What is a Showman: Someone who works in the entertainment industry

My family are settled showpeople and over the years and still today, my parents and siblings still use showman slang daily. Growing up, I took these terms with a pinch of salt, it was only whilst studying linguistics at university and when one of my classes was based on the Romani language, that I thought in depth about it and I was intrigued by the history of language and its connections. Growing up, I surpassed how Romani was linked to the slang that is used between family and friends of mine, but I do always remember having to use the word ‘caravan’ in place of ‘trailer’ to school friends who weren’t familiar with the terms, or rather I would use ‘trailer’ and then translate. When I moved off to boarding school and university, I didn’t use it as much, as no-one understood, but I am able to quickly adjust when I am around my family and other showpeople. I am proud of the different language terms we use, not because I like to exclude others, but because it’s a way of expressing my background, something which I am very proud of.

Showman slang is also known as fairground slang, carnie talk, circus and fairground lingo. Although it can be used to exclude others, this is purely to ascertain that the other person is also a showperson. It is often related to ‘Palari’ (a language once extremely popular among the gay community) and is said to have derived from a mixture of pidgin English and other languages and dialects such as; Romani Gypsy, Cockney back slang and Yiddish. It is also known for this slang to be have been used in the past by theatre performers, merchant navy sailors, the gay subculture and undercover policemen, but it mainly contains expressions of Romani origin.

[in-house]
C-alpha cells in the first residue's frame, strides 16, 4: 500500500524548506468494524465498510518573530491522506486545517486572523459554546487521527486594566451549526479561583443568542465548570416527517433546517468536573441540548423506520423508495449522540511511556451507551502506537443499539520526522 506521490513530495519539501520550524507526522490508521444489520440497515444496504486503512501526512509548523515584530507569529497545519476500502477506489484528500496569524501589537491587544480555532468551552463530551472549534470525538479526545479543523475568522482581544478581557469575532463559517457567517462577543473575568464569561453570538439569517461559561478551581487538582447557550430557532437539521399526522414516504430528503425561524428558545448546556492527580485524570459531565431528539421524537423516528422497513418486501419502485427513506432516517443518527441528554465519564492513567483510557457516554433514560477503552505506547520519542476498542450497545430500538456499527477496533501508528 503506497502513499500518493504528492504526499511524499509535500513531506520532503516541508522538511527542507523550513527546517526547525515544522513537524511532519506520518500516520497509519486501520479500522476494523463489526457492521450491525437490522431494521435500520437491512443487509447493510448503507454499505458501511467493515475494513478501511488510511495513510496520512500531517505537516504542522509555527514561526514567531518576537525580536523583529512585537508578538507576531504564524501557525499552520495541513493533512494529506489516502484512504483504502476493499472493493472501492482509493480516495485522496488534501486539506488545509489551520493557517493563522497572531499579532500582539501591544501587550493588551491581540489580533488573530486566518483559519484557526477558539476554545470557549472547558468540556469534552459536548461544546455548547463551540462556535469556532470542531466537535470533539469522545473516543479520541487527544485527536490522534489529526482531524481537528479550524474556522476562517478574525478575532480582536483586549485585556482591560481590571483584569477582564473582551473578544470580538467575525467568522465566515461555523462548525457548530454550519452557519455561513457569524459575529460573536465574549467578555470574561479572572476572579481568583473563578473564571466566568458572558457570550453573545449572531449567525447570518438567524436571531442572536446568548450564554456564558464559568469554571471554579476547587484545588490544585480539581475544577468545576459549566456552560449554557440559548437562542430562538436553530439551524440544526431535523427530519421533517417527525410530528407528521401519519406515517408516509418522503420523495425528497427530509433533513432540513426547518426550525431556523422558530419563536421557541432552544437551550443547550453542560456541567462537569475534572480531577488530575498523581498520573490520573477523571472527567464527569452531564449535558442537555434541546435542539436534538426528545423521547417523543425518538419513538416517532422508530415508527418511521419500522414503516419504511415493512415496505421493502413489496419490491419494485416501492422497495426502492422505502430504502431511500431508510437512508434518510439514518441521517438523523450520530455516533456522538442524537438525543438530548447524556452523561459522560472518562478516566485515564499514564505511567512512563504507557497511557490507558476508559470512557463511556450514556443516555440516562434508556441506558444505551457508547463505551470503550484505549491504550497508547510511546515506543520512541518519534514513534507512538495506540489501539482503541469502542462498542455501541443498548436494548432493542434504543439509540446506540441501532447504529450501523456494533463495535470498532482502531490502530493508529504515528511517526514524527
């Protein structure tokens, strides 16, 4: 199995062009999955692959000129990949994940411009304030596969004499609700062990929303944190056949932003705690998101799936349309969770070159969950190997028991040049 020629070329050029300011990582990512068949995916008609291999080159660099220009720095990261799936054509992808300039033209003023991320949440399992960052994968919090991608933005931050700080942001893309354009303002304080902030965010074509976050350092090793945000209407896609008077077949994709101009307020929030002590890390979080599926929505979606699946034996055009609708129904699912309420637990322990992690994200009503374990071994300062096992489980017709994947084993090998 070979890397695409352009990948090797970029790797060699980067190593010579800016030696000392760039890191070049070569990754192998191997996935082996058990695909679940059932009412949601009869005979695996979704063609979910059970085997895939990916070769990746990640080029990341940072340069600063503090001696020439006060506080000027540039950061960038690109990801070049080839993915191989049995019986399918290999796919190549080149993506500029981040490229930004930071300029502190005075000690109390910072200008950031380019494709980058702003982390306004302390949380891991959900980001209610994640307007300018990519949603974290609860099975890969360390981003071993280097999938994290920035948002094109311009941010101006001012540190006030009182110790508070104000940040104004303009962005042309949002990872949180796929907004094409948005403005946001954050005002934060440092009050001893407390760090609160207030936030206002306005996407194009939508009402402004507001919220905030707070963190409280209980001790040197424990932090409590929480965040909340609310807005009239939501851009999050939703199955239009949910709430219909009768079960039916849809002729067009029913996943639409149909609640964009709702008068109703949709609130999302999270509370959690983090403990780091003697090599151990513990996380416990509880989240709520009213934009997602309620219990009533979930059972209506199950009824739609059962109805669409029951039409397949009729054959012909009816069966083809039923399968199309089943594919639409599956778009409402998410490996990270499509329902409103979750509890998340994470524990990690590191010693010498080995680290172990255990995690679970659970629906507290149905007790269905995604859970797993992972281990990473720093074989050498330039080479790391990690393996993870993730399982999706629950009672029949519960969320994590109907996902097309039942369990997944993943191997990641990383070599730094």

An interesting fact: ‘Wonga’ comes from the Romani term ‘Vonga’, meaning money

Some older travelling showmen have concerns that because there are more children settling down and choosing other professions, the slang is starting to die out. But one thing is evident, the entire showman community, travelling and settled, is interested in their own slang and dialect and will use it to show patriotism towards their background and way of life.

Parts of the showman slang have more recently been adopted in the wider community, such as the word ‘chavvy’ (meaning child) which is related to ‘Chav’, now referring to a young person dressed in a tracksuit and baseball cap. You may also be familiar with the term ‘Cushti’, popularised by its use by Del Boy in Only Fools and Horses and more recently by the celebrity chef, Jamie Oliver.

BevvyAlcoholic drink
ChapFairground worker
Cushti / ChustyGood / nice
DingloAn idiot
OpenA term used to relate to taking money